On November 20, 2019, the U.S. House Judiciary Committee approved the Marijuana Opportunity Reinvestment and Expungement (MORE) Act (H.R. 3884) first introduced by Sen. Kamala Harris (D–CA) in July 2019. The MORE Act seeks to decriminalize marijuana by removing the drug “marihuana” and its psychoactive component, Tetrahydrocannabinol (THC), from the DEA’s list of banned substances. Currently, marijuana and THC are DEA Schedule I drugs, alongside heroin and cocaine. Federal courts would expunge past convictions for marijuana related crimes and a 5% tax on marijuana products would go into a trust designed to help people disproportionately impacted by the "war on drugs," including job training and treatment for substance abuse.
Does the MORE Act stand any greater chance of enactment? It’s hard to say. Many pieces of legislation have attempted to decriminalize marijuana before and failed. The Rohrbacher-Blumenaur amendment to the approved federal budget was one of the temporary successes. The amendment prohibited the Justice Department from spending any resources on prosecuting participants in state legalized programs. However, the amendment was not part of the most recent approved federal budget.
The 2018 Farm Bill federally legalized the cultivation of hemp, subject to significant restrictions including requiring a state hemp regulation program approved by the USDA. The 2018 Farm Bill defined hemp, also a cannabis, as containing less than 0.3% THC. While the bill removed hemp from the DEA Schedule I list, it does not expressly permit the sale of hemp derived products containing CBD – its key medicinal component – leaving consumers and business owners baffled.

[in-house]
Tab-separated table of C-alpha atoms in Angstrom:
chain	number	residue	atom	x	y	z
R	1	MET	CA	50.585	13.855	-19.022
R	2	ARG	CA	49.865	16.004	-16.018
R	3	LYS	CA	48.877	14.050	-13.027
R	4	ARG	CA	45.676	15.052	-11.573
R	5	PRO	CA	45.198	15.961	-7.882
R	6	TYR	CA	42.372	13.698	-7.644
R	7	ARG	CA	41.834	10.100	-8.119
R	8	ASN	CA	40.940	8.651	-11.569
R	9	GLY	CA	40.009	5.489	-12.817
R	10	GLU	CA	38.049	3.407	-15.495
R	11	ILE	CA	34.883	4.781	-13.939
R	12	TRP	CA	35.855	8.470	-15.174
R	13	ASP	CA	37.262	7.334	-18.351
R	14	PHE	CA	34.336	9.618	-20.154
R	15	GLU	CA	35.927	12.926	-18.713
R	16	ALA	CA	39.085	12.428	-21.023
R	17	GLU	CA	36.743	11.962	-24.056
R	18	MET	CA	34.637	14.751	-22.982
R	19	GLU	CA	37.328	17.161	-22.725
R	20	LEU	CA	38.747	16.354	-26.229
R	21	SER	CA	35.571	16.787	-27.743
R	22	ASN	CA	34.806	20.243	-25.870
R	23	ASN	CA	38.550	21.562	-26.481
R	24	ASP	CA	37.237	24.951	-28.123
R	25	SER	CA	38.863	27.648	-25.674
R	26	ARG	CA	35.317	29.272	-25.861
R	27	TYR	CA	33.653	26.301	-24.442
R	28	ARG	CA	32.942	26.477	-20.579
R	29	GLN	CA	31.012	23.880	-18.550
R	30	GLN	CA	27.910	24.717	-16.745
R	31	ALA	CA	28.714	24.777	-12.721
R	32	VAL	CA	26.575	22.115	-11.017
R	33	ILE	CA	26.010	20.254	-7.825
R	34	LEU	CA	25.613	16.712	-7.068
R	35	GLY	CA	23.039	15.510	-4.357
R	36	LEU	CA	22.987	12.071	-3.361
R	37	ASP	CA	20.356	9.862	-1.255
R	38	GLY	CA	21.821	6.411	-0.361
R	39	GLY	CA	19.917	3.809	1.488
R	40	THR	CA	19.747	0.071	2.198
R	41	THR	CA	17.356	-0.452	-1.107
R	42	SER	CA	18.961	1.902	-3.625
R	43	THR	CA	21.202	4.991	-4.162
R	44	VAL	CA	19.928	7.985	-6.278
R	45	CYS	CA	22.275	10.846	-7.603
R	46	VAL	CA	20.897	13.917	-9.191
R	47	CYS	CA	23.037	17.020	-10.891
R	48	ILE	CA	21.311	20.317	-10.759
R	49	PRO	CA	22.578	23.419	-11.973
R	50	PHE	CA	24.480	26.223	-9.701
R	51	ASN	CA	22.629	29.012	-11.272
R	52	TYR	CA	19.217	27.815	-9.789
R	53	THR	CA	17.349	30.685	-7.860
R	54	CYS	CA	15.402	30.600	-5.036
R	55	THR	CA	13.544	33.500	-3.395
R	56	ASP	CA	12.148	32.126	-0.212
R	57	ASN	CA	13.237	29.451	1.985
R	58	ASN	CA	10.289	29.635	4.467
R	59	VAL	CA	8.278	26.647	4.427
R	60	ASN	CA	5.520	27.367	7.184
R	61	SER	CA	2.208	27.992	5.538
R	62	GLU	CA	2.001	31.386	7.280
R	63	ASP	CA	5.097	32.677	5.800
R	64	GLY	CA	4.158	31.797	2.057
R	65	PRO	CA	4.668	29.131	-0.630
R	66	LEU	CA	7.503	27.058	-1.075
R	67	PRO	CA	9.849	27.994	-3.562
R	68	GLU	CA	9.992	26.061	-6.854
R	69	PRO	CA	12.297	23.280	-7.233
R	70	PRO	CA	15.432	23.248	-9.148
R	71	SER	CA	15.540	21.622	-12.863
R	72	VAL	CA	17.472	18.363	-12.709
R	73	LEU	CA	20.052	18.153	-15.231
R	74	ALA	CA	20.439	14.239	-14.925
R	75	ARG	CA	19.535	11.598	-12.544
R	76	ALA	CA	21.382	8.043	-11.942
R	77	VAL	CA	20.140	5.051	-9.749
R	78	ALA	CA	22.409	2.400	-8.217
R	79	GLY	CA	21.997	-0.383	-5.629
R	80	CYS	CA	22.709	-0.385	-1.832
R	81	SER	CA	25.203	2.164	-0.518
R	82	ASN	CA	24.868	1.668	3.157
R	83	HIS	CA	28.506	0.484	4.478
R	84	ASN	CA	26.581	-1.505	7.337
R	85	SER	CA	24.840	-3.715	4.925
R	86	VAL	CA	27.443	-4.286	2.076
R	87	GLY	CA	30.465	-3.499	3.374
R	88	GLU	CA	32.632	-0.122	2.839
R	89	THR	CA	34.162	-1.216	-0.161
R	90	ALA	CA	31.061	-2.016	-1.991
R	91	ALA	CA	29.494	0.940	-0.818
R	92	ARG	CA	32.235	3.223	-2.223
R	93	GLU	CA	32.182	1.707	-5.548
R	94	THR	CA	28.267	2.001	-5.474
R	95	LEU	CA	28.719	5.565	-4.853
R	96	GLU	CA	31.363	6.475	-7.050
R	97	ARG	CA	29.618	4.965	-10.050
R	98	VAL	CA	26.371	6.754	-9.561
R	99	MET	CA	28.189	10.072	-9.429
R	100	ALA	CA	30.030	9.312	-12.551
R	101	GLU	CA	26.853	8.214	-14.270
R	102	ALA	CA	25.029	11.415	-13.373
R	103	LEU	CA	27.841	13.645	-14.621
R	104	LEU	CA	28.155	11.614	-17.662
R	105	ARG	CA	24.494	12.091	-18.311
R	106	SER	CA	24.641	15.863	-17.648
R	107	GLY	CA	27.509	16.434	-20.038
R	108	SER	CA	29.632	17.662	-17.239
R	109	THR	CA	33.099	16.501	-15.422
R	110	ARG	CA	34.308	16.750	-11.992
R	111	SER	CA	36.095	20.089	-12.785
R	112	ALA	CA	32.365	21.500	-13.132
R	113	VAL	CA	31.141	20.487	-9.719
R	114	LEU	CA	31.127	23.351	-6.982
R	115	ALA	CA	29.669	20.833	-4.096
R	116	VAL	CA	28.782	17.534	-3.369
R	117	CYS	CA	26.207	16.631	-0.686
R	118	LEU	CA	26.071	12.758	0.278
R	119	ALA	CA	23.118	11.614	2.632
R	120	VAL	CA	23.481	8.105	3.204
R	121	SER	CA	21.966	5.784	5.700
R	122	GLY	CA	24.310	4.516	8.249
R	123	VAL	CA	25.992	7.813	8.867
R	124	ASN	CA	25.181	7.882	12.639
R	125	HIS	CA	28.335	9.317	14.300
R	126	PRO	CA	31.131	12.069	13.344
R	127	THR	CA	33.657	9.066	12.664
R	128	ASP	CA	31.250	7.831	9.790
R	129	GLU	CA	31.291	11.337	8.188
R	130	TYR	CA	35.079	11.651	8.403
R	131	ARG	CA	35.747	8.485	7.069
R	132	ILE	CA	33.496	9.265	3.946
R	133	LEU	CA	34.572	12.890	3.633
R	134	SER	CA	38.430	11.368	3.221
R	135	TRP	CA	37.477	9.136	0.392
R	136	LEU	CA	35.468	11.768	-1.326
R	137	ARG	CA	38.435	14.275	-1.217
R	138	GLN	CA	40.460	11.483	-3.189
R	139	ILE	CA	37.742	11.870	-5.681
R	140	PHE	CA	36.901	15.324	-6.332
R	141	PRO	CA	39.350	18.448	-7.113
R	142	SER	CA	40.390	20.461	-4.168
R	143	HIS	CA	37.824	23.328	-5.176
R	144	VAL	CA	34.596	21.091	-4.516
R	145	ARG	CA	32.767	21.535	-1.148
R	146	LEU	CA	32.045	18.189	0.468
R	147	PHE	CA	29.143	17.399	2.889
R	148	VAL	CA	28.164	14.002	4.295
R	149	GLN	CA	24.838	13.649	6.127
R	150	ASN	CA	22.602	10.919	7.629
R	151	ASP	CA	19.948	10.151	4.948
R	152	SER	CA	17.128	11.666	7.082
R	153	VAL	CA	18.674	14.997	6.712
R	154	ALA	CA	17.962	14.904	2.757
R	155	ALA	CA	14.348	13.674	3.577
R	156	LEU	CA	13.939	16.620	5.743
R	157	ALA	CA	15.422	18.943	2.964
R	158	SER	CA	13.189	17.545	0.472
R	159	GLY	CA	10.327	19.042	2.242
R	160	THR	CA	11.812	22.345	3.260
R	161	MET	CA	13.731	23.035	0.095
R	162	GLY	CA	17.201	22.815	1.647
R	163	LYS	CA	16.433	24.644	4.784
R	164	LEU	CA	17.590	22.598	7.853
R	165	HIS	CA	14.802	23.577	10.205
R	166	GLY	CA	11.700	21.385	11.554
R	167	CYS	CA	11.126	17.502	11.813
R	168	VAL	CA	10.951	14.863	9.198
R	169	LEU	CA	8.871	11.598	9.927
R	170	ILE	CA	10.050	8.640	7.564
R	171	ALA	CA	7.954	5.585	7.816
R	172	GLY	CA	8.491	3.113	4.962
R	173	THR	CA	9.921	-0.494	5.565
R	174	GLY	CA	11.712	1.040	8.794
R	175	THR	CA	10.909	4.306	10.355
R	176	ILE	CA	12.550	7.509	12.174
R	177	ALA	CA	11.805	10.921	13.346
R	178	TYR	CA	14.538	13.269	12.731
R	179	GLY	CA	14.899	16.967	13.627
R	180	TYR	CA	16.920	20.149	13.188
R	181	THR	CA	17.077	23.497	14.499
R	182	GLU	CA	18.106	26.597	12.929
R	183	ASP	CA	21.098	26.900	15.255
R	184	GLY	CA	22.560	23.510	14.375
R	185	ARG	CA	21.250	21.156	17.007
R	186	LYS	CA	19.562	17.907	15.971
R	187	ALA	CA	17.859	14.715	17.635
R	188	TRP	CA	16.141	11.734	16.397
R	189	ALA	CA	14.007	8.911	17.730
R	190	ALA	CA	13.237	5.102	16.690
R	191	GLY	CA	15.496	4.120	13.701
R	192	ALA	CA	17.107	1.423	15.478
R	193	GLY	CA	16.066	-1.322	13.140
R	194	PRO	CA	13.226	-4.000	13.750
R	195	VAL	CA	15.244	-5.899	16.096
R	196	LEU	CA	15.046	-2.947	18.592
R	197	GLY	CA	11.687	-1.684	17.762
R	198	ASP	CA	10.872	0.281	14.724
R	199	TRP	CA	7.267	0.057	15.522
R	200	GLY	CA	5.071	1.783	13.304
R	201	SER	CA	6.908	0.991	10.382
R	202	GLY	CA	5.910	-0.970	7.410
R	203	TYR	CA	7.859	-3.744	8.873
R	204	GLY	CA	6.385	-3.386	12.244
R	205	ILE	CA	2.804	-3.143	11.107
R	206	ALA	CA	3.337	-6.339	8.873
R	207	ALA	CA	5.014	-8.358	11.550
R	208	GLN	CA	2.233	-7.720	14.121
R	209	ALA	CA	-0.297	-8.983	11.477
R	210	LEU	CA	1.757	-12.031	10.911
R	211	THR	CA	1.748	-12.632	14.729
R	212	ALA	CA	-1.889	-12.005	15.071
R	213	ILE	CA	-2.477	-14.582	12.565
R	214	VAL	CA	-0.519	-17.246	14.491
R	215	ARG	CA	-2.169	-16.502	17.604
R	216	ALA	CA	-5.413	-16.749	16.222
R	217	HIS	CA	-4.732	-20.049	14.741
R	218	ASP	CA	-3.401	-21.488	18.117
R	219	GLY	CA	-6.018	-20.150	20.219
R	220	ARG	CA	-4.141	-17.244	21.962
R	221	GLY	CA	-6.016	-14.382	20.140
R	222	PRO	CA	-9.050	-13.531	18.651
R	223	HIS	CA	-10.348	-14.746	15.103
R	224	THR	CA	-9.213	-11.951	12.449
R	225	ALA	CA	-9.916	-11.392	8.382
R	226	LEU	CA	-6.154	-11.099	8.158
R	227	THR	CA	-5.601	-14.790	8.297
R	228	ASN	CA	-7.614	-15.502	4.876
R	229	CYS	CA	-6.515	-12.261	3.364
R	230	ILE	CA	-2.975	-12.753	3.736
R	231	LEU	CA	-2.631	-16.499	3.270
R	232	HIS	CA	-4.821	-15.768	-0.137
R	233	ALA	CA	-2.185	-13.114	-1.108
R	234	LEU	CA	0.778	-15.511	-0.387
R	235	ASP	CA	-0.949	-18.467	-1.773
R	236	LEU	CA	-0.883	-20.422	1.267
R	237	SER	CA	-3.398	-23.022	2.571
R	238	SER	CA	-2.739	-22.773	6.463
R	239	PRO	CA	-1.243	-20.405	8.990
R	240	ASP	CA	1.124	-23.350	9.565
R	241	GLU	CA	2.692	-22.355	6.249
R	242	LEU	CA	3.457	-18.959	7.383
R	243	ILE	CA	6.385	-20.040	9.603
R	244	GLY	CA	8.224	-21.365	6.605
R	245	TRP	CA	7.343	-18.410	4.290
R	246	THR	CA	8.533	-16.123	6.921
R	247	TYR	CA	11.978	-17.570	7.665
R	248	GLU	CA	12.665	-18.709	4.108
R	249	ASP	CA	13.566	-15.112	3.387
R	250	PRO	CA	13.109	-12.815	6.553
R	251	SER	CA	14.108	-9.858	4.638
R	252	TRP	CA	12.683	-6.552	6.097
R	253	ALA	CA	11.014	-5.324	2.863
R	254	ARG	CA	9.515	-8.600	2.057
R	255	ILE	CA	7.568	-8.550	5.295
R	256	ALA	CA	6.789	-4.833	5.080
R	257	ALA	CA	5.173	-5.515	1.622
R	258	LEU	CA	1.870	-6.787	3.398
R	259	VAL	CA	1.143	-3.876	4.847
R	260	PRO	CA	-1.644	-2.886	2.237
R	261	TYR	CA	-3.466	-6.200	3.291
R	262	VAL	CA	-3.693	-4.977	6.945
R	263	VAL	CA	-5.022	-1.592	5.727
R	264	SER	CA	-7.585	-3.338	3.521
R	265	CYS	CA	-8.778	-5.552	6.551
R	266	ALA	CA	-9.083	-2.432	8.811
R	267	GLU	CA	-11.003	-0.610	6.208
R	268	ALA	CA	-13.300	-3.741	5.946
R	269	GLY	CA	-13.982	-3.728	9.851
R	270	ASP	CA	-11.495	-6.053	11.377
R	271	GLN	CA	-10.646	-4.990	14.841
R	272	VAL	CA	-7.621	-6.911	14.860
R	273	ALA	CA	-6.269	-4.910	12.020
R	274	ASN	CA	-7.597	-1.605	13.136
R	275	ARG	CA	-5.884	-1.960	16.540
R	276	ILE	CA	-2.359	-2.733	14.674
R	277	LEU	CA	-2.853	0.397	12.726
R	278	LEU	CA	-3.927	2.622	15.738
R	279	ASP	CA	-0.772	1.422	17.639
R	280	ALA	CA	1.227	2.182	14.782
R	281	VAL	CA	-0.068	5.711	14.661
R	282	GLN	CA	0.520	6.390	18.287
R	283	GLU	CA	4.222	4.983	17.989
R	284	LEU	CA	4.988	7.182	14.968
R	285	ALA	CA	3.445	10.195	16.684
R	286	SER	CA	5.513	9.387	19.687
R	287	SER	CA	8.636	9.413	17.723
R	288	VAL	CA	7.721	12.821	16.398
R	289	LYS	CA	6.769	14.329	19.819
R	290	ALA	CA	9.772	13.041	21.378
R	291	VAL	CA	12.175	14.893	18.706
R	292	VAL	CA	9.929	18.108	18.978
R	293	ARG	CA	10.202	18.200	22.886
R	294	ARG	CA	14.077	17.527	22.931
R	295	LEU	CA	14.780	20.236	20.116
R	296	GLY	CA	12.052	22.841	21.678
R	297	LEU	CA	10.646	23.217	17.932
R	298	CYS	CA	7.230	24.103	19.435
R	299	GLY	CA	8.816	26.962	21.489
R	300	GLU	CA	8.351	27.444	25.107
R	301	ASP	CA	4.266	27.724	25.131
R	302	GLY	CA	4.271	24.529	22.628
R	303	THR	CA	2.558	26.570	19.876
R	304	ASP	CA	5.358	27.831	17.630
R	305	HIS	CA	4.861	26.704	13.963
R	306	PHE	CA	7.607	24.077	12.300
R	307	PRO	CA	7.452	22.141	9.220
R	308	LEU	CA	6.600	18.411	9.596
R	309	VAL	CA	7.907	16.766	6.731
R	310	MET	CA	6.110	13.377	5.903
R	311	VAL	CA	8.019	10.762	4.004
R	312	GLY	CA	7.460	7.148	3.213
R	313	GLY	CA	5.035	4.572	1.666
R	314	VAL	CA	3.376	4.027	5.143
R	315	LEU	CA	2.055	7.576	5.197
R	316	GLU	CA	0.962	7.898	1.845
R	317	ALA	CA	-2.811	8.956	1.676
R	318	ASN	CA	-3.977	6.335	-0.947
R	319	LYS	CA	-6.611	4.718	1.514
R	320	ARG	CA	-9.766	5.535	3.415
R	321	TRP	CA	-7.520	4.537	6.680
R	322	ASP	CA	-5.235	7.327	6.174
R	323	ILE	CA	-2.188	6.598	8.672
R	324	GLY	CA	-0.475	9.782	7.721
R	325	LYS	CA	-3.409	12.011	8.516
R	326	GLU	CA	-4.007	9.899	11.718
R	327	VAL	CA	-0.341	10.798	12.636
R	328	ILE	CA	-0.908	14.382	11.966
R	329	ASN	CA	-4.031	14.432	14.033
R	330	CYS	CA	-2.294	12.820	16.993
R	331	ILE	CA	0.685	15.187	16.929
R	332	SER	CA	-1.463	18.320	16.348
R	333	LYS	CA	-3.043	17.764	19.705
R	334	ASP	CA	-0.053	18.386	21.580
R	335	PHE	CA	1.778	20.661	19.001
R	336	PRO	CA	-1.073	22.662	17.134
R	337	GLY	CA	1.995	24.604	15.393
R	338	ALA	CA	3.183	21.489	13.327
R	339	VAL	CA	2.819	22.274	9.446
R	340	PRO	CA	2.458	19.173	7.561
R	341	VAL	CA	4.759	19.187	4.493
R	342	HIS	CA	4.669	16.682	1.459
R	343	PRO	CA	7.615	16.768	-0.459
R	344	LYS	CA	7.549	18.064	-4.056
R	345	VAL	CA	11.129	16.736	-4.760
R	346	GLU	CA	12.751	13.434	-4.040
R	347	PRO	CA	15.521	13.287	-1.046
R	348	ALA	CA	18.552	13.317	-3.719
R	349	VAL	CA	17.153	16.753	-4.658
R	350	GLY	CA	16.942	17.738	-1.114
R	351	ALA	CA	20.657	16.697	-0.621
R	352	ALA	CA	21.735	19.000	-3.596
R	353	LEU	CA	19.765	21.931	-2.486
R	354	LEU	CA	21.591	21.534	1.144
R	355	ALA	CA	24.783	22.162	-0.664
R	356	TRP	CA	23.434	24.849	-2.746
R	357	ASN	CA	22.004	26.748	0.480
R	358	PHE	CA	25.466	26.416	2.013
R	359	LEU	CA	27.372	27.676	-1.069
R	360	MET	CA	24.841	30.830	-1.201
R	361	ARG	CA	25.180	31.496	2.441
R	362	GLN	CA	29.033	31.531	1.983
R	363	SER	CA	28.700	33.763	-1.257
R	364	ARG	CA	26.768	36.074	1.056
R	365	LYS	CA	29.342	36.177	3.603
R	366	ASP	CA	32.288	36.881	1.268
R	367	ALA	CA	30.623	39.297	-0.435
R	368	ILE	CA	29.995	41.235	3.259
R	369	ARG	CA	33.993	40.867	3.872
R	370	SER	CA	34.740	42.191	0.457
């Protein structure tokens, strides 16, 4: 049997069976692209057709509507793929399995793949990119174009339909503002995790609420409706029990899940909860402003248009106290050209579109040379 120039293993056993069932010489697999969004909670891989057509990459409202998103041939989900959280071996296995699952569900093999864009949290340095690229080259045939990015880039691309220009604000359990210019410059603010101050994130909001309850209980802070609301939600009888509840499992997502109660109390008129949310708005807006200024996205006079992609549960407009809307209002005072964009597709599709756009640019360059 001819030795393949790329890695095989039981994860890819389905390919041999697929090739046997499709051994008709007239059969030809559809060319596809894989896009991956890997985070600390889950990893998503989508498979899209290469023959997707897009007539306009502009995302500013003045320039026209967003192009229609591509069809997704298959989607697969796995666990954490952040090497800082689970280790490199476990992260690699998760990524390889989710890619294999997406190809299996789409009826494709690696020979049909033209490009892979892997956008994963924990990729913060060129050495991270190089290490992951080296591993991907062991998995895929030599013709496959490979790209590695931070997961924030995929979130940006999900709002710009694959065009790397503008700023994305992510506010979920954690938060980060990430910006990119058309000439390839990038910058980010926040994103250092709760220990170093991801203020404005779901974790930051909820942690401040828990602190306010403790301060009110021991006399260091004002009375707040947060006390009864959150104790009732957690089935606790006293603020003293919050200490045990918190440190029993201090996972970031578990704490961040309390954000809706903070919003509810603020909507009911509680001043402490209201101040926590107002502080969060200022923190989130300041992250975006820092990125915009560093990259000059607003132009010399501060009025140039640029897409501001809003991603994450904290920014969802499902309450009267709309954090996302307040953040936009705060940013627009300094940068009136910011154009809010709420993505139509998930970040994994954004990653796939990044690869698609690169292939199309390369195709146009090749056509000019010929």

The conflicts in federal law agencies continue. Earlier this year, the United States Patent and Trademark Office (USPTO) began accepting trademark applications for cannabis products, provided the applicant declared all goods contained less than 0.3% THC in accordance with the 2018 Farm Bill. This was a marked change in policy long overdue given the USPTO had granted patents for marijuana products and inventions for decades, including one to the U.S. government. Also in 2018, the FDA approved Epidiolex, the first approved drug containing CBD. Yet, on November 25, 2019, the FDA issued cease and desist orders to 15 companies for selling CBD products and updated its consumer warnings on the “dangers” of CBD use. Cannabis companies were under close public scrutiny earlier this year after multiple reports of illnesses believed to be linked to vaporized marijuana use.
Cannabis continues to be a complicated and dynamic area of business with significant legal implications. The MORE Act is yet another piece in the puzzle in the path to federal legalization. Given the state of U.S. congress and the current administration, it is unlikely to take priority. Meanwhile, Canada and Mexico are well on their way to full adult use (recreational) programs and states continue to develop their own legal programs, including Ohio, widening the gap for the U.S. federal government to ultimately close.
For more information, please contact Brendon Friesen.